New York, US (PANA) - Some 40 UN member states signed 87 international treaties and other conventions during the high-level session of the UN General Assembly in New York, the UN said.
In a statement signed by Ms. Patricia O’Brien, UN Under Secretary-General for Legal Affairs and UN Legal Counsel, the UN said by this action, member states have again manifested their firm belief in the importance of international treaty law.
She said the bulk of the 87 treaty actions, which can consist of signing or becoming party to one of the 550 multilateral treaties deposited with the UN Secretary-General, were ratification (30), accessions (24), acceptances (4), and consents to be bound (2), all of which represent the step of becoming party to a treaty.
''The high number of states becoming parties to various treaties makes this one of the most important Treaty Events in recent years,'' she said, adding: ''it really supports and strengthens the rule of law.''
O'Brien said it is only by ratifying, accepting, acceding to, or expressing consent to be bound that a state is actually bound by an international agreement.
''These legally binding international norms and standards then become an important part of the rule of law regulating the conduct of nations,'' O'Brien noted.
PANA learnt that participants in this year’s Treaty Event, which took place 24-26 September and 1-2 October, included four Heads of State (the Presidents of Madagascar, Nauru, Nigeria and Switzerland), one Head of Government (the Prime Minister of Samoa), 30 Ministers, and four
Permanent Representative to the UN.
One treaty joined by two new states Parties, Indonesia and Swaziland, is the Optional Protocol to the Convention on the Rights of the Child on the Sale of Children, Child Prostitution and Child Pornography.
The statement also quoted Marta Santos Pais, the UN Secretary-General’s Special Representative on Violence against Children, as saying ''this is a strong expression of commitment to protect children from violence and prevent the risk of their exploitation as victims of sale, prostitution or pornography''.
Another Optional Protocol that strengthens the Convention on the Rights of the Child – the Optional Protocol on the Involvement of Children in Armed Conflict, was joined by three new States Parties: Indonesia, Nigeria and Swaziland.
The Protocol serves to ensure that children will not be forced to fight in war or be pressed into military service.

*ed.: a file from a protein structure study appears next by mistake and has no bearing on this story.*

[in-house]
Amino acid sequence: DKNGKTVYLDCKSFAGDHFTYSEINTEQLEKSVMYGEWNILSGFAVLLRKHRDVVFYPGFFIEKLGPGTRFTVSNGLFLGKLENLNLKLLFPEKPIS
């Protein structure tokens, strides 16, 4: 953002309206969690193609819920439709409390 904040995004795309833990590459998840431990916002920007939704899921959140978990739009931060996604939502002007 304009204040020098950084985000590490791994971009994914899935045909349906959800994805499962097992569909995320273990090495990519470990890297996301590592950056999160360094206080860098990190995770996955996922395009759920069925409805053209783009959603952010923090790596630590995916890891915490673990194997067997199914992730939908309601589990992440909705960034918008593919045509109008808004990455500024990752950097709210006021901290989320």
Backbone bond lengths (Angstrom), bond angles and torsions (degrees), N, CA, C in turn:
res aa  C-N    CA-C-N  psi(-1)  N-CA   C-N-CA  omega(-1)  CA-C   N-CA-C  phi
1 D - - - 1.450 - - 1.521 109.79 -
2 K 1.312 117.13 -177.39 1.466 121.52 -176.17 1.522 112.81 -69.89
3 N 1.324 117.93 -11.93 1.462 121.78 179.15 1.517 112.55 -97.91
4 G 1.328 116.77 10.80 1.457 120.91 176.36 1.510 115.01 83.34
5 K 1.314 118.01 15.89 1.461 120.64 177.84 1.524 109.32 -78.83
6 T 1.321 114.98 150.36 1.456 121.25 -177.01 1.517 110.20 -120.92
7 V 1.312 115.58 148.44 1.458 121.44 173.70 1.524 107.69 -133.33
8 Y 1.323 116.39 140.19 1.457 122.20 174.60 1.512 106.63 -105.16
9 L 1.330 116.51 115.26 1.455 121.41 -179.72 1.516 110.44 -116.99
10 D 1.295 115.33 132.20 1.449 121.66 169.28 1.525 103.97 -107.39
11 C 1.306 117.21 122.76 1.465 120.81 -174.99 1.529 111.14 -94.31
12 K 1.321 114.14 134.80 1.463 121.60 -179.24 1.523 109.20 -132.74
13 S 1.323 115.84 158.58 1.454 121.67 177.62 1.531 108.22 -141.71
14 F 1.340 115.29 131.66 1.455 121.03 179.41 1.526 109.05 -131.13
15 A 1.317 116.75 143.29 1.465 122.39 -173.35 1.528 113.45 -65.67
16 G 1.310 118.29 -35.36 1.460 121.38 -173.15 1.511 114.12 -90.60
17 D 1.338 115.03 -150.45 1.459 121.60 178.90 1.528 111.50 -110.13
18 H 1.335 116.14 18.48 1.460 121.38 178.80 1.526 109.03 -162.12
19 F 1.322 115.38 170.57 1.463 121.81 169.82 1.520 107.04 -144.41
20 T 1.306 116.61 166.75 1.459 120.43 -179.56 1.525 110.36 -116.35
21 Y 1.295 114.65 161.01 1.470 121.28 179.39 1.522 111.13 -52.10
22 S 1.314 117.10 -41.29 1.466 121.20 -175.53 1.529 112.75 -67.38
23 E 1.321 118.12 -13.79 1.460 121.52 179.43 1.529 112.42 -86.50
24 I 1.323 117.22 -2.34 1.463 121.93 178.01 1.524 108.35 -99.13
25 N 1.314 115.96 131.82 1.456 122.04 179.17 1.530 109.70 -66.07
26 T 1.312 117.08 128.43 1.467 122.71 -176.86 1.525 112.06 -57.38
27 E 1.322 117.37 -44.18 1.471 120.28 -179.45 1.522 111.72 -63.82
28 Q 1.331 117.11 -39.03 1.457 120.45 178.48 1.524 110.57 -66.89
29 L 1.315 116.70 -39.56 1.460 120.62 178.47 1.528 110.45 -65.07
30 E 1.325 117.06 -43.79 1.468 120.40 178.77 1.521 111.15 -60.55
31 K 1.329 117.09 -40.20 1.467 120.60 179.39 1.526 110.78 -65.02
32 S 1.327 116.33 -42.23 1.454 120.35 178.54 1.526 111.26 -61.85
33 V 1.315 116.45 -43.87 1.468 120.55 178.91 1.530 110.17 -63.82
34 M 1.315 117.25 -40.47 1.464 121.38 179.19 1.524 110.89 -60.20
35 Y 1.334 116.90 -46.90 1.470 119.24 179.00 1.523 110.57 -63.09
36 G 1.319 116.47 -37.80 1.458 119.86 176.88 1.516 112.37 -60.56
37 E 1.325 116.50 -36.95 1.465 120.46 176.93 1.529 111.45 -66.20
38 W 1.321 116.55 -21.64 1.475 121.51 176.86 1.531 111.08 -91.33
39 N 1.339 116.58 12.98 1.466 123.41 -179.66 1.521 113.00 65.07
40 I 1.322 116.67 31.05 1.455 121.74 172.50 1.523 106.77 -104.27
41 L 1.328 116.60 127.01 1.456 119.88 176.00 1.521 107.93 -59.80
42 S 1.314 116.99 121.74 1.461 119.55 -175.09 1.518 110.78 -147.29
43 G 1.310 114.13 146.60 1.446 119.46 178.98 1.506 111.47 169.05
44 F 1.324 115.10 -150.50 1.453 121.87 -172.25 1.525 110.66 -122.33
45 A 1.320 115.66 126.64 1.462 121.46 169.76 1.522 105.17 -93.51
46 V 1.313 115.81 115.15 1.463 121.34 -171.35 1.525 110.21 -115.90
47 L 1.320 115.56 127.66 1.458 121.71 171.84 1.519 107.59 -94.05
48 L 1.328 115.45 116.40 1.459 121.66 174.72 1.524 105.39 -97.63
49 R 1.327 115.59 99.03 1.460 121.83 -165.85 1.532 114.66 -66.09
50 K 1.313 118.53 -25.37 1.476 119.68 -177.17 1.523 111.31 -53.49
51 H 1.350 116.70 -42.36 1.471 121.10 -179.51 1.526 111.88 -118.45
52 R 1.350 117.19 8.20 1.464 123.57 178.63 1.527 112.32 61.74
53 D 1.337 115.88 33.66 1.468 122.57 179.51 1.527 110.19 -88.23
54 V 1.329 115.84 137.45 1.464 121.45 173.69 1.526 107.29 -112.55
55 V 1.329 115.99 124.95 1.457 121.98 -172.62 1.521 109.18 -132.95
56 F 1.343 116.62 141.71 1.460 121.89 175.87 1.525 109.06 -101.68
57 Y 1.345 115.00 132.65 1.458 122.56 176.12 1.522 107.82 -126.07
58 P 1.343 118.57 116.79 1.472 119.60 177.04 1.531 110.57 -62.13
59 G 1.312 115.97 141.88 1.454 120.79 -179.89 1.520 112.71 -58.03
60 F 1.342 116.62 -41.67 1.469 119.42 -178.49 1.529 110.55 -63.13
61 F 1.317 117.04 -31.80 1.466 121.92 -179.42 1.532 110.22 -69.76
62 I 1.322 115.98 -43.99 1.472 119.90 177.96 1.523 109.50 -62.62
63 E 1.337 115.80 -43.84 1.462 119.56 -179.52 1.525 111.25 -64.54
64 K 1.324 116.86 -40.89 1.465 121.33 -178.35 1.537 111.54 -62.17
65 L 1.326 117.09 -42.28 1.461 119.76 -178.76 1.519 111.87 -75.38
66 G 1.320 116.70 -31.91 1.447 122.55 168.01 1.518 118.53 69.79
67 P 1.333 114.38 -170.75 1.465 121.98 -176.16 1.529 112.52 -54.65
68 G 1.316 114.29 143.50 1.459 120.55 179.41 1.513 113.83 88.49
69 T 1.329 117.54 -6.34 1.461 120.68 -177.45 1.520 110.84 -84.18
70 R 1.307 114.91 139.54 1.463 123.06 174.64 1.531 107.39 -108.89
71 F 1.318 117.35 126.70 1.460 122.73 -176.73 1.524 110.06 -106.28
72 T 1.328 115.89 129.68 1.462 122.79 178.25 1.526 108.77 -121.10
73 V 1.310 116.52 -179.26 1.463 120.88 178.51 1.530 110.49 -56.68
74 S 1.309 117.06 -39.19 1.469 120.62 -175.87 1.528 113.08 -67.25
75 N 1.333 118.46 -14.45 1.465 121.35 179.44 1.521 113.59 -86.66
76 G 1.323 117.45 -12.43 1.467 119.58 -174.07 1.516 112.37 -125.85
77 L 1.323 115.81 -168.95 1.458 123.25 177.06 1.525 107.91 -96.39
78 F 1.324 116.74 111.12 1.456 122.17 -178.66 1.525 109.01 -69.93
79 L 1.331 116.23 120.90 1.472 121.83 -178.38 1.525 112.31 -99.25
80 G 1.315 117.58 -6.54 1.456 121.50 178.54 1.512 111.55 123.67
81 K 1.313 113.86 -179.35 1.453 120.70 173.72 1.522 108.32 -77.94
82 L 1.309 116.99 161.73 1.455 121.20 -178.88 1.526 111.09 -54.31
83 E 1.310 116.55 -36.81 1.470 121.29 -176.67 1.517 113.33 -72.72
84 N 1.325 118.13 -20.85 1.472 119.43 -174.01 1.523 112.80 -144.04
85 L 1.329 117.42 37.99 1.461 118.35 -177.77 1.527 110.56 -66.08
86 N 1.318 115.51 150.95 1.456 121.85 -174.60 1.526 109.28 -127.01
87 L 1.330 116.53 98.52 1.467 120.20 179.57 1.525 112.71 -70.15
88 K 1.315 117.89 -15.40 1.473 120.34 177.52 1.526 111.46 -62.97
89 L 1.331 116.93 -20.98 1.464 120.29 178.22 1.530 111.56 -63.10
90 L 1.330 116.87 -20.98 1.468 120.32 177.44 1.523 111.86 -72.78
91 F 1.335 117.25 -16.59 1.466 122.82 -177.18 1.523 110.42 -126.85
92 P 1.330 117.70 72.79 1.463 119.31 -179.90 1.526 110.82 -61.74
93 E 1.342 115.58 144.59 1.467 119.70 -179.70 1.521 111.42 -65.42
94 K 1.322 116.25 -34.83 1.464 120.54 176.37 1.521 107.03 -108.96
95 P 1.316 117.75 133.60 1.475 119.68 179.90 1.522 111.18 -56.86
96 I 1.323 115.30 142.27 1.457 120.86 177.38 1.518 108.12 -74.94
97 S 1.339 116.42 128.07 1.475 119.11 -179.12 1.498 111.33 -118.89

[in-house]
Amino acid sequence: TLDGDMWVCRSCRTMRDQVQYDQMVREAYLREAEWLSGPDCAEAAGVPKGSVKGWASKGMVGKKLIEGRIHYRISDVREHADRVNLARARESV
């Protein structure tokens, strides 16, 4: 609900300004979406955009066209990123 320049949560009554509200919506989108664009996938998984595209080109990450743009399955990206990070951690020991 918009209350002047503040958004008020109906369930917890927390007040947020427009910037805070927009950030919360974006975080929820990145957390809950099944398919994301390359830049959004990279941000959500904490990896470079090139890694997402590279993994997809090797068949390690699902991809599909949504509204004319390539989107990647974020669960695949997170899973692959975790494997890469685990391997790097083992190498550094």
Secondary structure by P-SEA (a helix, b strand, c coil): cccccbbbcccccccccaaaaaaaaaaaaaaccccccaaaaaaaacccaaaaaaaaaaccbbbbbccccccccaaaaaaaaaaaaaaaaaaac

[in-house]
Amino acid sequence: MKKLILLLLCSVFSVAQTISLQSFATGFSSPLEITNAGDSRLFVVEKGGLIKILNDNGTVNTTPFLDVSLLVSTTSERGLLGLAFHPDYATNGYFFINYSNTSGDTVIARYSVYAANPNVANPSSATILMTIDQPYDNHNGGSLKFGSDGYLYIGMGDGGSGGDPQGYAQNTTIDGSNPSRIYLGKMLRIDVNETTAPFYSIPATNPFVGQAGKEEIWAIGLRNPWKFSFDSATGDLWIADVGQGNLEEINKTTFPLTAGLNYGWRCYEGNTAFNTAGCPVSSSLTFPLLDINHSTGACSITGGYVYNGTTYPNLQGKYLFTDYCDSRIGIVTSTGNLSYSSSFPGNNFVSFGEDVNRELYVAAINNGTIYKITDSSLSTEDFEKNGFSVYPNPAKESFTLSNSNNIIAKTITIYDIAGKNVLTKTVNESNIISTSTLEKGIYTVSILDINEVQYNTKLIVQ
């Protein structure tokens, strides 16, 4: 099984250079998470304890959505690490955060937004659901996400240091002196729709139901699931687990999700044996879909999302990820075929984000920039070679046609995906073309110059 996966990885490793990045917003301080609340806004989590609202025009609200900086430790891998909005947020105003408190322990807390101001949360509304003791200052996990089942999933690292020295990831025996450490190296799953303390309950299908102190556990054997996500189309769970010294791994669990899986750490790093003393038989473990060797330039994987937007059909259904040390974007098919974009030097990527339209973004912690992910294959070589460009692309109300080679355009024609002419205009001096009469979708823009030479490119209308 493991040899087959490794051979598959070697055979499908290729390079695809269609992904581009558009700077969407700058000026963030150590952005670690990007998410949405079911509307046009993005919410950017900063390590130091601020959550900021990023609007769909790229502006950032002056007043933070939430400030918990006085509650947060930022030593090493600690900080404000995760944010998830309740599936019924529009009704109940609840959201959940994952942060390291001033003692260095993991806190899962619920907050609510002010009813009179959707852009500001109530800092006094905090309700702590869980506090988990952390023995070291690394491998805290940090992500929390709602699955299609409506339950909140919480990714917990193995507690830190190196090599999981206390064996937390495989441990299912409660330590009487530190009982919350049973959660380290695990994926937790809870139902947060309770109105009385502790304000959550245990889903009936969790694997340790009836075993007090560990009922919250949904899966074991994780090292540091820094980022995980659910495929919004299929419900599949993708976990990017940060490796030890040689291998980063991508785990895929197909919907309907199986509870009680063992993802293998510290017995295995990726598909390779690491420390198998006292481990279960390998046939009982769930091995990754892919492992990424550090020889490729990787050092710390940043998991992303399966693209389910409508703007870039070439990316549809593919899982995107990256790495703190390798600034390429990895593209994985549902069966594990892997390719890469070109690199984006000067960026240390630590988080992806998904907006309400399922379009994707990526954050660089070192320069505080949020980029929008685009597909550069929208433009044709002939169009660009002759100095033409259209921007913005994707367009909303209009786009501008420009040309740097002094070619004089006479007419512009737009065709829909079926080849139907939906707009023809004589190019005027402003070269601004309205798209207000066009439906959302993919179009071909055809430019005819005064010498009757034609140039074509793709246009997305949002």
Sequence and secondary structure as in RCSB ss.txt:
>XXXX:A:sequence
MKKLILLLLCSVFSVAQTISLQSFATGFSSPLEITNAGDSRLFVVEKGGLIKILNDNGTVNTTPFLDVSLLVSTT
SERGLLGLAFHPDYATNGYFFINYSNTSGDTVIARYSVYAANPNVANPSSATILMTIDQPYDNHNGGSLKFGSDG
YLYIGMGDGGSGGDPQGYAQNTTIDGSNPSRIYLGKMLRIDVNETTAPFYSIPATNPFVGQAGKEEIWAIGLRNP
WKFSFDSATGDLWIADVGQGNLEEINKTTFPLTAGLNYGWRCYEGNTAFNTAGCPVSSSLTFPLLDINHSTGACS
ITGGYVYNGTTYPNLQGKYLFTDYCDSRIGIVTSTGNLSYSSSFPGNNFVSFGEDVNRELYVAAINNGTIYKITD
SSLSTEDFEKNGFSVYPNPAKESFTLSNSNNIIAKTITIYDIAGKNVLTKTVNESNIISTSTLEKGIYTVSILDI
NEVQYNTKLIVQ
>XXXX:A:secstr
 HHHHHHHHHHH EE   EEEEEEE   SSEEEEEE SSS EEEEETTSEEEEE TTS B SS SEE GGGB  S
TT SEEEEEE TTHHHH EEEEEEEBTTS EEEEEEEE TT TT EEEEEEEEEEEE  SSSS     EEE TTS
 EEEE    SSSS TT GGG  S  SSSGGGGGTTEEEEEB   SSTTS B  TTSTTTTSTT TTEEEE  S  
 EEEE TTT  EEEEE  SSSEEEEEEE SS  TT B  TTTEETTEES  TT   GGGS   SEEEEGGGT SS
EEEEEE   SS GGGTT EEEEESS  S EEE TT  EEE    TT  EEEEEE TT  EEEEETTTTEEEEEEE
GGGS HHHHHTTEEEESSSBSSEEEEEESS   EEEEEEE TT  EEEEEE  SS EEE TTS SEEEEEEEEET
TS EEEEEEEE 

Another important treaty action was Samoa's ratification of the amendments to the Rome Statute of the International Criminal Court on the Crime of Aggression, making Samoa the second State Party to the Rome Statute to ratify the amendments which define the crime of aggression.
PANA reports that the Convention on the Rights of Persons with Disabilities, the first international agreement requiring governments around the world to uphold the rights of children and adults with disabilities, adopted in 2006 was ratified by Dominica, Israel, Poland, Russia and Swaziland.
Honduras and Portugal joined the Convention relating to the Status of Stateless Persons, a 1954 agreement that requires stateless persons – people who are not considered as nationals by any State, but who are not covered by refugee laws either to be given the same rights as citizens with respect to freedom of religion and education of their children, for instance.
Also, Malta, Nigeria and Turkey ratified the 2005 Convention for the Suppression of Acts of Nuclear Terrorism designed to criminalise acts of nuclear terrorism and to promote police and judicial cooperation to prevent, investigate and punish those acts.
The International Cocoa Agreement, adopted in 2010 to strengthen the cooperation between exporting and importing countries, entered into force provisionally during the Treaty Event, on 1 October 2012, as foreseen in the treaty.
In September 2000, the UN invited world leaders attending the landmark Millennium Summit at UN headquarters to sign a wide range of major international treaties.
That year, the Treaty Event entitled: ''An Invitation to Universal Participation”, offered a platform for governments to showcase their commitment to strengthening the rule of law at home and in the global arena.
Since then, the Treaty Event has been held annually, usually coinciding with the General Debate of the UN General Assembly in September.
Since 2000, the Treaty Events have resulted in 1,763 treaty-related actions, including signatures, ratification and accession.
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